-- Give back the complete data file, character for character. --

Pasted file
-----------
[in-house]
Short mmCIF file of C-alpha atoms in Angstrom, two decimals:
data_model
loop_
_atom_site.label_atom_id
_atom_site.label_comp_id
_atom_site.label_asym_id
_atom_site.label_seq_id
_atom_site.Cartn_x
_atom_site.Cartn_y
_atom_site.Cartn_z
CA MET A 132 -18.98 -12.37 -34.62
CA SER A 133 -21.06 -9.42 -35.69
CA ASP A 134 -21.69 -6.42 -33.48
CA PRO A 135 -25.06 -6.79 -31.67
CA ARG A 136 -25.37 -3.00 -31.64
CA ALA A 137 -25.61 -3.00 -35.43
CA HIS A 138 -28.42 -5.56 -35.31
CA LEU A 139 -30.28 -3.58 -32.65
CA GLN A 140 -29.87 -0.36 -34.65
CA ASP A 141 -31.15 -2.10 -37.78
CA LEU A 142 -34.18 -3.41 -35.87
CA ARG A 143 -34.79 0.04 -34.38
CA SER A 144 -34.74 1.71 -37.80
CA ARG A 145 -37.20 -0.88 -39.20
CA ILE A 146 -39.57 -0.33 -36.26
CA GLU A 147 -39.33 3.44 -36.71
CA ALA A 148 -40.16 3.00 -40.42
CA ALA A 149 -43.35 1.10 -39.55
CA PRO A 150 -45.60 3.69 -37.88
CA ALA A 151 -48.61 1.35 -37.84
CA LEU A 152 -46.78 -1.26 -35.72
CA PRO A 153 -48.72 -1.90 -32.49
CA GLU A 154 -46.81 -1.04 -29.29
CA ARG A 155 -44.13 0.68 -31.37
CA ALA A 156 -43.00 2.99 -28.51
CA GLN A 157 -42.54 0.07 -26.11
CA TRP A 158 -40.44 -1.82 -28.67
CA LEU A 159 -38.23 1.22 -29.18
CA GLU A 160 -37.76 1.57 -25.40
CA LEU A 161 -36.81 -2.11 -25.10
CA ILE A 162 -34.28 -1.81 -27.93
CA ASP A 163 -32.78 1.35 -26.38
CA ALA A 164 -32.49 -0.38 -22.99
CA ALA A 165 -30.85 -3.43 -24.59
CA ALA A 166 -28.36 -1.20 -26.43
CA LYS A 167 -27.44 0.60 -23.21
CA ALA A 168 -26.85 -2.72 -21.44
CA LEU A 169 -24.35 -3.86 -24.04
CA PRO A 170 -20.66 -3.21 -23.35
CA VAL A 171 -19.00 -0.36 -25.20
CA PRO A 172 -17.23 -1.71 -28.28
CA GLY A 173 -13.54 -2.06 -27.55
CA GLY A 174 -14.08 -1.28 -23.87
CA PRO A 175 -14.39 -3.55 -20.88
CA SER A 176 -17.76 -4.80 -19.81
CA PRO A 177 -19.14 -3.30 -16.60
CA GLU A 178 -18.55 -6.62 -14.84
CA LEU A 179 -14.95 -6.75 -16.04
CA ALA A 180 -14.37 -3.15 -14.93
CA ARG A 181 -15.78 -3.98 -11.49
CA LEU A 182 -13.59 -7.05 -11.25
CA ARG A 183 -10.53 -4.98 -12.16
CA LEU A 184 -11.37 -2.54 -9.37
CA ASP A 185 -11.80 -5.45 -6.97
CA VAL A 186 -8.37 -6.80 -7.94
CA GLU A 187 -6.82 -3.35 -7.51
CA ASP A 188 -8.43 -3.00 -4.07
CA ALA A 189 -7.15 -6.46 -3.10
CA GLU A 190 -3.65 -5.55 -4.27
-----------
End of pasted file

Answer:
[in-house]
Short mmCIF file of C-alpha atoms in Angstrom, two decimals:
data_model
loop_
_atom_site.label_atom_id
_atom_site.label_comp_id
_atom_site.label_asym_id
_atom_site.label_seq_id
_atom_site.Cartn_x
_atom_site.Cartn_y
_atom_site.Cartn_z
CA MET A 132 -18.98 -12.37 -34.62
CA SER A 133 -21.06 -9.42 -35.69
CA ASP A 134 -21.69 -6.42 -33.48
CA PRO A 135 -25.06 -6.79 -31.67
CA ARG A 136 -25.37 -3.00 -31.64
CA ALA A 137 -25.61 -3.00 -35.43
CA HIS A 138 -28.42 -5.56 -35.31
CA LEU A 139 -30.28 -3.58 -32.65
CA GLN A 140 -29.87 -0.36 -34.65
CA ASP A 141 -31.15 -2.10 -37.78
CA LEU A 142 -34.18 -3.41 -35.87
CA ARG A 143 -34.79 0.04 -34.38
CA SER A 144 -34.74 1.71 -37.80
CA ARG A 145 -37.20 -0.88 -39.20
CA ILE A 146 -39.57 -0.33 -36.26
CA GLU A 147 -39.33 3.44 -36.71
CA ALA A 148 -40.16 3.00 -40.42
CA ALA A 149 -43.35 1.10 -39.55
CA PRO A 150 -45.60 3.69 -37.88
CA ALA A 151 -48.61 1.35 -37.84
CA LEU A 152 -46.78 -1.26 -35.72
CA PRO A 153 -48.72 -1.90 -32.49
CA GLU A 154 -46.81 -1.04 -29.29
CA ARG A 155 -44.13 0.68 -31.37
CA ALA A 156 -43.00 2.99 -28.51
CA GLN A 157 -42.54 0.07 -26.11
CA TRP A 158 -40.44 -1.82 -28.67
CA LEU A 159 -38.23 1.22 -29.18
CA GLU A 160 -37.76 1.57 -25.40
CA LEU A 161 -36.81 -2.11 -25.10
CA ILE A 162 -34.28 -1.81 -27.93
CA ASP A 163 -32.78 1.35 -26.38
CA ALA A 164 -32.49 -0.38 -22.99
CA ALA A 165 -30.85 -3.43 -24.59
CA ALA A 166 -28.36 -1.20 -26.43
CA LYS A 167 -27.44 0.60 -23.21
CA ALA A 168 -26.85 -2.72 -21.44
CA LEU A 169 -24.35 -3.86 -24.04
CA PRO A 170 -20.66 -3.21 -23.35
CA VAL A 171 -19.00 -0.36 -25.20
CA PRO A 172 -17.23 -1.71 -28.28
CA GLY A 173 -13.54 -2.06 -27.55
CA GLY A 174 -14.08 -1.28 -23.87
CA PRO A 175 -14.39 -3.55 -20.88
CA SER A 176 -17.76 -4.80 -19.81
CA PRO A 177 -19.14 -3.30 -16.60
CA GLU A 178 -18.55 -6.62 -14.84
CA LEU A 179 -14.95 -6.75 -16.04
CA ALA A 180 -14.37 -3.15 -14.93
CA ARG A 181 -15.78 -3.98 -11.49
CA LEU A 182 -13.59 -7.05 -11.25
CA ARG A 183 -10.53 -4.98 -12.16
CA LEU A 184 -11.37 -2.54 -9.37
CA ASP A 185 -11.80 -5.45 -6.97
CA VAL A 186 -8.37 -6.80 -7.94
CA GLU A 187 -6.82 -3.35 -7.51
CA ASP A 188 -8.43 -3.00 -4.07
CA ALA A 189 -7.15 -6.46 -3.10
CA GLU A 190 -3.65 -5.55 -4.27